I think I’ve been experiencing the cortisol downdraft as a short seller because, stuff that we’ve been short, a lot of it has been ripping. We had an amazing start to the year and we’ve given a good portion of it back. I feel like the cortisol is coursing through my staff here.

As a short seller you’re somewhat used to that because a lot of time things are going to go up for a while before they finally break and go down—if they ever break and go down. You just have to live with that. Whereas, looking at things through the Coates filter, in a bull market, the vast majority of traders on the vast majority of days are going to be experiencing these really nice surges of testosterone. Whereas short sellers are getting beaten up and experiencing the cortisol surges. And then one day, when something breaks, it completely flips.

Research into penny stocks suggests that some retail investors are in it for the lottery effect—they don’t care if the stock is a scam or viable, they’re just looking for a gambling high. Do you think retail investors are imparting much useful information into the stock market with their trades?

In a way, I respect that mentality because there’s a certain honesty to it. I think that a lot of, quote, investors in America have bought into this mythology about how the price of an equity is connected to the underlying economic health of the company. I do what I do in substantial part because I feel like I’ve been disabused of that notion.

In a way, that retail mindset is sophisticated because it’s attuned to that. It also works less when there are companies that have larger institutional components. We consider very carefully what we’re going to short, and one of the things we look at is the shareholder base. And if it’s a really heavily retail name, it either has to be a different kind of thesis or we stay away from it. Our assumption is that retail investors aren’t going to read it.

As a short seller, it’s tough to make the argument that something doesn’t have value when I don’t think the people owning it expect it to have value anyway. But as you move up to larger companies, more institutional shareholder bases, yeah, you still have the investors who are driven by fundamentals.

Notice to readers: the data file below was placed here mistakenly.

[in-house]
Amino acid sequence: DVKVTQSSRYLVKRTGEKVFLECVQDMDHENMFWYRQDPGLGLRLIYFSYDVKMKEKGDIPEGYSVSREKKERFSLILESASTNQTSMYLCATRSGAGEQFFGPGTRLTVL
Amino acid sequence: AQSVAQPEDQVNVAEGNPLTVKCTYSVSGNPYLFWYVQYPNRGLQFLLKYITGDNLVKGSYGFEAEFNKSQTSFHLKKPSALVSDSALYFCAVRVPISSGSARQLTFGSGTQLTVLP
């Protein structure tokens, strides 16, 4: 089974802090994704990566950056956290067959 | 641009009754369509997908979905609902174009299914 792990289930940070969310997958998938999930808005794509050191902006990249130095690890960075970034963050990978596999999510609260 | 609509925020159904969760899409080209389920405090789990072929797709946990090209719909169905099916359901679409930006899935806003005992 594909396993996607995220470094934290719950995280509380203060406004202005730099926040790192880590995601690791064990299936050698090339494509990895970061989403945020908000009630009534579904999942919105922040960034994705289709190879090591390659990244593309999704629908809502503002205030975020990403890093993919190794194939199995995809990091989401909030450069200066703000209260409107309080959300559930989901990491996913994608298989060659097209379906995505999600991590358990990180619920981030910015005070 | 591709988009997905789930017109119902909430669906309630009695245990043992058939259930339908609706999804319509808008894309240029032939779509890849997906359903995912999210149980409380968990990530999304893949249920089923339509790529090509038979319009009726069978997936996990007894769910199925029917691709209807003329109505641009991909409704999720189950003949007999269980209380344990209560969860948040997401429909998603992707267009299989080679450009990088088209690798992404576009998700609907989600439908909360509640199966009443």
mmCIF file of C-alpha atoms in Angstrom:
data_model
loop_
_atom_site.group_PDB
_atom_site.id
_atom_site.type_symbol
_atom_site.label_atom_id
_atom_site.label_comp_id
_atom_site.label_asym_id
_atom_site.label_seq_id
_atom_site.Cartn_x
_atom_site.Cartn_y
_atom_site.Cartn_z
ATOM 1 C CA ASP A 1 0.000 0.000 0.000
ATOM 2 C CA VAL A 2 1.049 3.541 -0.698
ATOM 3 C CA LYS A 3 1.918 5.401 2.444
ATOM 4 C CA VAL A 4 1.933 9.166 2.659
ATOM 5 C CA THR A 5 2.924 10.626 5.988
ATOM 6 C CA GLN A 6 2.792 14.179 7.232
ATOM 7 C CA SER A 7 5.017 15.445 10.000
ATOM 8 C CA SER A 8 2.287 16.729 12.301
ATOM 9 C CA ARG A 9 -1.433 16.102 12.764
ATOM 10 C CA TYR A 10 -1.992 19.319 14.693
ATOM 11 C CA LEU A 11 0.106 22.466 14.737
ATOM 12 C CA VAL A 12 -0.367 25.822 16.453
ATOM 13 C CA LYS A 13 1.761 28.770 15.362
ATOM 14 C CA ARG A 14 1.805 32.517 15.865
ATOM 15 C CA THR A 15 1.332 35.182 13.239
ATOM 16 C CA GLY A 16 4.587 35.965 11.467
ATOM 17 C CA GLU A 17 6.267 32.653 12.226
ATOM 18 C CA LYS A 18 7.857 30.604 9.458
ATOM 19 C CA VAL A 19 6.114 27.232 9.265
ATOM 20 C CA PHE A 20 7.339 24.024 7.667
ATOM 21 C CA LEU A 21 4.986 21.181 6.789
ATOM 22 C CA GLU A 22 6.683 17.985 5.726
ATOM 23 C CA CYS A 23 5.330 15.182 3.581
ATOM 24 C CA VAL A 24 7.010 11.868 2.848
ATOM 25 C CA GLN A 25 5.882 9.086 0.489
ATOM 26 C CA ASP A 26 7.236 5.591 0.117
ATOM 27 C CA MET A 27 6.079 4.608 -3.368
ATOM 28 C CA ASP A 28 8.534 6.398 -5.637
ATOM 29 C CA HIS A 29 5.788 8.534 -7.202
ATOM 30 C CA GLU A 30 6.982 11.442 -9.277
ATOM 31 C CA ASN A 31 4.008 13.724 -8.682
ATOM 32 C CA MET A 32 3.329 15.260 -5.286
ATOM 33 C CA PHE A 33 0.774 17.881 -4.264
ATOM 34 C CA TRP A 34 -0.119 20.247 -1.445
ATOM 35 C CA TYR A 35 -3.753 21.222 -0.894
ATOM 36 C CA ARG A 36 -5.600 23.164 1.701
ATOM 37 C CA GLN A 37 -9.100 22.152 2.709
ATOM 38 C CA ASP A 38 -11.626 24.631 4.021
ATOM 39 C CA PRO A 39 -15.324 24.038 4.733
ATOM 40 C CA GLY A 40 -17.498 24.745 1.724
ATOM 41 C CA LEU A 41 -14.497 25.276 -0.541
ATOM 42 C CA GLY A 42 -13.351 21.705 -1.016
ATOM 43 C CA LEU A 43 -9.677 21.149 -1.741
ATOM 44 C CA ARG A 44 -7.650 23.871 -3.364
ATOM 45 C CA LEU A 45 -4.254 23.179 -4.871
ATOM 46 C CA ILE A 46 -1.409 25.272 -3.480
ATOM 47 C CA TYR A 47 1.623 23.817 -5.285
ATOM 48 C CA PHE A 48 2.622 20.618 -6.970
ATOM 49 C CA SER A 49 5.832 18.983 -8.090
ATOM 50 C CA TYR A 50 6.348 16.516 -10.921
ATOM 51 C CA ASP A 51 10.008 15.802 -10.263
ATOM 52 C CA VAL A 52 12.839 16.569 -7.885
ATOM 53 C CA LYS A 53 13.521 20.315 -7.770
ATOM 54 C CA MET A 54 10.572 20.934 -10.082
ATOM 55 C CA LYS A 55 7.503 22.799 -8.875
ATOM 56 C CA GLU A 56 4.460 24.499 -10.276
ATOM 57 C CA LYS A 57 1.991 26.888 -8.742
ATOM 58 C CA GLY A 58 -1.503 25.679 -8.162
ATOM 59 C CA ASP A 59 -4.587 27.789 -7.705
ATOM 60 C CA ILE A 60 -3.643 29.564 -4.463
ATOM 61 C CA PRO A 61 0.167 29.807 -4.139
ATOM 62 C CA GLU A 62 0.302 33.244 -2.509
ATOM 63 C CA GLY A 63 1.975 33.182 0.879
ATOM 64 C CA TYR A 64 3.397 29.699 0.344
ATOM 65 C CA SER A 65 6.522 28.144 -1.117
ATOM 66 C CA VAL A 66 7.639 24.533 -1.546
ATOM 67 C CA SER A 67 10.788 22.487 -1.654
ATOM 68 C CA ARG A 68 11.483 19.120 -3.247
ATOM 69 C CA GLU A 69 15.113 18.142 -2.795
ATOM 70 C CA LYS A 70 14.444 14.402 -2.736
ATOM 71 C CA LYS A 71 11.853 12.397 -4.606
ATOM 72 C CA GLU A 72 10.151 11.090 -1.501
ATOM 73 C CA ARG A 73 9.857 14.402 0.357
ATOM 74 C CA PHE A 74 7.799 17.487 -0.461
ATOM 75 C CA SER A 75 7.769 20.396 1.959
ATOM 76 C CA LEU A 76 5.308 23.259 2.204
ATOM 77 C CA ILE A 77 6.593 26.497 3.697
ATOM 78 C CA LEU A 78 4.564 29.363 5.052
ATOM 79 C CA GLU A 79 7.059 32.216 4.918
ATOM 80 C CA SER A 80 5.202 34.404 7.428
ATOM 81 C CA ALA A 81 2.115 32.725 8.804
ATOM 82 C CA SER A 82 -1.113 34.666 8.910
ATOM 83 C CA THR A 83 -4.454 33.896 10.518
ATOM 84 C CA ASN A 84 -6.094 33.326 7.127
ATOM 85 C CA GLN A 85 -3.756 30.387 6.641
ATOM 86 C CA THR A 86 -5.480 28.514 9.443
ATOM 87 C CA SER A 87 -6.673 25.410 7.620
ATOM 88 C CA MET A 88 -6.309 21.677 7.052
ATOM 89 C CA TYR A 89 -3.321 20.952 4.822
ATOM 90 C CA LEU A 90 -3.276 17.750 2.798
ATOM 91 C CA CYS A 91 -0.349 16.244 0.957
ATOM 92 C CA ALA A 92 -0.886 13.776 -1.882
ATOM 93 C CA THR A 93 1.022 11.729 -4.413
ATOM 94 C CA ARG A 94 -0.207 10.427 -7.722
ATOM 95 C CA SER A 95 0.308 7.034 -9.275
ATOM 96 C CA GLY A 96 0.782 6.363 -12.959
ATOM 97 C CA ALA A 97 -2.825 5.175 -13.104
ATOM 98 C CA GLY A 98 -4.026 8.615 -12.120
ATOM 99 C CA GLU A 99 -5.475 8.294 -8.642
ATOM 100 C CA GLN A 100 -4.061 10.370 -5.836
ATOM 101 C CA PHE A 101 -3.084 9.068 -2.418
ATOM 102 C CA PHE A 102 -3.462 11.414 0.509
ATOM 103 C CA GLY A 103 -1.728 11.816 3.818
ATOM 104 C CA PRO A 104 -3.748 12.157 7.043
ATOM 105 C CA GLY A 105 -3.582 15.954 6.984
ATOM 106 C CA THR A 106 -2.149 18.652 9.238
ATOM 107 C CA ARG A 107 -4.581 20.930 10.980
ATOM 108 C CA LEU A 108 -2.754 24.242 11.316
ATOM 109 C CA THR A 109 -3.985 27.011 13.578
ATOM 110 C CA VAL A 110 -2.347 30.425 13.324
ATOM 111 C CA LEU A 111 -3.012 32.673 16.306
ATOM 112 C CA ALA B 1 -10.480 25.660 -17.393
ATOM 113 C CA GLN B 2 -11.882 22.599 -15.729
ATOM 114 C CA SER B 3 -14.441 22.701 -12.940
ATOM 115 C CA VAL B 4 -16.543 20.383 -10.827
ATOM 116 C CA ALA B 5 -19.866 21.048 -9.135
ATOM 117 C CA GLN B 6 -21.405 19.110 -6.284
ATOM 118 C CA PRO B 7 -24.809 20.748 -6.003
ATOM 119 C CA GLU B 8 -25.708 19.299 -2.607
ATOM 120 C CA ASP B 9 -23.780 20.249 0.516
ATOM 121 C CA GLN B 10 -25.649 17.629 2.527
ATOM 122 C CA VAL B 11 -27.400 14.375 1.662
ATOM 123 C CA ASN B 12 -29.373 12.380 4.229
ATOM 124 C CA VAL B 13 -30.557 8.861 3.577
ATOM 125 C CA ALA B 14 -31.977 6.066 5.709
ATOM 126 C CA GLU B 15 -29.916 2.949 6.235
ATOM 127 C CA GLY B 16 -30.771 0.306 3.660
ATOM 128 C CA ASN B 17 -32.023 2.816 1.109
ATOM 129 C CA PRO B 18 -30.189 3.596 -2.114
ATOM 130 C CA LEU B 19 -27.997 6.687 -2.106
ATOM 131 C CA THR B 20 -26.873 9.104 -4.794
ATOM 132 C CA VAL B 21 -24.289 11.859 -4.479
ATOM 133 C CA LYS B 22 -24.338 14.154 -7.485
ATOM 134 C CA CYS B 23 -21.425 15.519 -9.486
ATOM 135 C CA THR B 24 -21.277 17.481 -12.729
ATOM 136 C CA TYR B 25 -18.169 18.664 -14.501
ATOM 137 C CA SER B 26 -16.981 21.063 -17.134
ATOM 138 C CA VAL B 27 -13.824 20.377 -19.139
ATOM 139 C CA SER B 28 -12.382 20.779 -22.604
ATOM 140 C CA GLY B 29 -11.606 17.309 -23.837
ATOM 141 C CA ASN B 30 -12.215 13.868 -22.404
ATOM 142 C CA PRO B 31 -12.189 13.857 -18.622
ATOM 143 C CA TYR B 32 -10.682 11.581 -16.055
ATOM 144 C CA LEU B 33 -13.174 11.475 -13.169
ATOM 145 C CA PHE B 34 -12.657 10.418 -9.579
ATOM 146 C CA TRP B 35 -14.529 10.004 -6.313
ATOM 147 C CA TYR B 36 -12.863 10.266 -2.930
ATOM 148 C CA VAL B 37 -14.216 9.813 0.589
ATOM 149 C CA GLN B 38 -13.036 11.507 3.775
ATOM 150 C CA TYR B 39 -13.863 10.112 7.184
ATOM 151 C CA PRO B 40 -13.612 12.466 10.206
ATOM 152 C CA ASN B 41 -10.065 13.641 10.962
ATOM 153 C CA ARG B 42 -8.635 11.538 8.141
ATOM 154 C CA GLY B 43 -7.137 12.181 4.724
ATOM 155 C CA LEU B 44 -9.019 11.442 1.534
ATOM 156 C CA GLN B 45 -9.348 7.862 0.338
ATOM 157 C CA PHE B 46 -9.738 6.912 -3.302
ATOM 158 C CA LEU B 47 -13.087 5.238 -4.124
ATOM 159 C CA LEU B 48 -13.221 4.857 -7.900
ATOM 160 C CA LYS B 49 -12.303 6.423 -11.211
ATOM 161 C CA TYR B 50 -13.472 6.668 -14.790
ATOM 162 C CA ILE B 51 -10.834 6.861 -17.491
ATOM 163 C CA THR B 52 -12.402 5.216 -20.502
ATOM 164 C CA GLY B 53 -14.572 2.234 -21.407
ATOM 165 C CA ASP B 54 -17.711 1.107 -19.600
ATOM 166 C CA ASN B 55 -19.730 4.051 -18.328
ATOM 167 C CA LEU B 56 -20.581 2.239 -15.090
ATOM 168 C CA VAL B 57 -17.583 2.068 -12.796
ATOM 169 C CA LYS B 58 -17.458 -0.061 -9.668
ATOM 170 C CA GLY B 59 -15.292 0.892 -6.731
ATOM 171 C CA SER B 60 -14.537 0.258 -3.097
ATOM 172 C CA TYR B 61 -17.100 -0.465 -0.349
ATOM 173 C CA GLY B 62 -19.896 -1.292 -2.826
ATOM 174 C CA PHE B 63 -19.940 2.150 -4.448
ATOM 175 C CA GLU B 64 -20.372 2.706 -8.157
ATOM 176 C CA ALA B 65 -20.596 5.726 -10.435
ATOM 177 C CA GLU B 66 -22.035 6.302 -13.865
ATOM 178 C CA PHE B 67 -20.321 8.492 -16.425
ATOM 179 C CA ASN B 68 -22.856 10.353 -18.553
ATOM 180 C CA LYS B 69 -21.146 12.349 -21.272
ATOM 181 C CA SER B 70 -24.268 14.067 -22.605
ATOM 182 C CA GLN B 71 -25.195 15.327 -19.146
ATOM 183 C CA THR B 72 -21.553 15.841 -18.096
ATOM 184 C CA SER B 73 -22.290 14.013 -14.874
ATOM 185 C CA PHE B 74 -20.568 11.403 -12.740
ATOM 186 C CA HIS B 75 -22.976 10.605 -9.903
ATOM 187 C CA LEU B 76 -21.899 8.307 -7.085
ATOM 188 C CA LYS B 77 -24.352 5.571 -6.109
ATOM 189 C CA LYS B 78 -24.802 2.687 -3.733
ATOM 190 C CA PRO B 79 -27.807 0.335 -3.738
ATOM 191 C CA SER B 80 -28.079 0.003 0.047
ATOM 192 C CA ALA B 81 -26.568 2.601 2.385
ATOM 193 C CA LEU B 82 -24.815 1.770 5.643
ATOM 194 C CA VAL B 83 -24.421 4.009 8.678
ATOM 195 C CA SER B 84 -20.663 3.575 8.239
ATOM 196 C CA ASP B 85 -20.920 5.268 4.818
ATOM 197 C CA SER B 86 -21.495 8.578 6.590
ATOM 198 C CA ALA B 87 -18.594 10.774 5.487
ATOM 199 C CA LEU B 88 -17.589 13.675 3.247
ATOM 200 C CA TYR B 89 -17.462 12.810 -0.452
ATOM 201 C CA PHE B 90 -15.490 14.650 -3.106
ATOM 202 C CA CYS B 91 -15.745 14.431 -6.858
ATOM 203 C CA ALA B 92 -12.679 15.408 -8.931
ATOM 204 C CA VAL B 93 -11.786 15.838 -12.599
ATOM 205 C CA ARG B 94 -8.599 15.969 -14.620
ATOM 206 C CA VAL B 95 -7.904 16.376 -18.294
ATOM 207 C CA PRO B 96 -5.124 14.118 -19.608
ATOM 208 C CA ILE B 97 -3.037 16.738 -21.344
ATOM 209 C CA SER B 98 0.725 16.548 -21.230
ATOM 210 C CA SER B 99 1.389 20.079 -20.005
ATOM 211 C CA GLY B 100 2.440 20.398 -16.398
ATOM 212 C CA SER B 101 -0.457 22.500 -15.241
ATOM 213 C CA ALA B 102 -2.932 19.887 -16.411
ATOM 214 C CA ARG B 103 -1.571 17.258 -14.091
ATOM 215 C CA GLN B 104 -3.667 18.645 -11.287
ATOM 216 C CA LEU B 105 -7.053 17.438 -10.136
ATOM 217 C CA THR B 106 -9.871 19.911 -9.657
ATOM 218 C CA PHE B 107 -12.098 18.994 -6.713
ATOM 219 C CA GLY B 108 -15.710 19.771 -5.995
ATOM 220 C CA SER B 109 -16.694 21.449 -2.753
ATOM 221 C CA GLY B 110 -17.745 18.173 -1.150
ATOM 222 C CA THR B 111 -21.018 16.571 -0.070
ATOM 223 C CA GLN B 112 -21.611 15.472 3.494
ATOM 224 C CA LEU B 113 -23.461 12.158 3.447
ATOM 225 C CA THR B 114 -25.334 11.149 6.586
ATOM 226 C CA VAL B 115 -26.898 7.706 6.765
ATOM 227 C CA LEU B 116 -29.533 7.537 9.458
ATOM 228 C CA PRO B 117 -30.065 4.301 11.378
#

Even they realize more and more that fundamentals don’t actually matter all that much. As an activist short seller, we have to look at what investors are thinking is the reason they own this. If there’s a problem with that reason—if it’s been misrepresented, or if it’s a lie, then that’s what we can go after. In a simpler world it would really just be about the underlying fundamental value of the company, but we don’t live in that simple world. It’s often about something else.

Does the investor base of Tesla make it a harder stock to short?

[Laughs.] Going up to $1,500 shows that it’s a pretty tough one to short. Look, it’s not a growth company, people talk about it like it’s a growth company. It doesn’t actually make money on its cars; people talk about it being profitable. Tesla—I was going to say it’s a Rorschach test because people see what they want to see, but I don’t even think it’s that.

People want a hero. They think it’s Elon Musk. I think that what ultimately breaks Tesla—which, I don’t know that we’ll see this in our lifetime—is liquidity becoming tighter. Money becoming dearer breaks that and a lot of these other stocks.

As broken as I think equities are and have been for some period of time, I do still believe, and I think short sellers do largely believe this, that someday, the laws of economics, and the need for companies to have cashflow, will catch up to it, and that the market at some point in time will reflect that reality. But when will we see that? Who knows.

[Muddy Waters has been short Tesla stock in the past but doesn’t have a bet on the company now. Tesla didn’t respond to a request for comment.]

For short sellers, is it enough to find frauds? Or do you really have to focus on piercing the investor thesis, whatever that is?

There are two different approaches. If something is a fraud and the financials just aren’t what they company says they are, you don’t really have to care much about the bull case. I mean, that’s my view. You just go right after it and say, look, they’ve been lying about almost everything and here’s what the truth is.

When it comes to something that’s not a fraud from the legal standpoint, if you look at these companies that have monster valuations but their income statements are a disaster and nobody cares, because there’s something cool about them, you have to look at the investor case as the legs of a stool. And you have to kick those legs out from underneath it.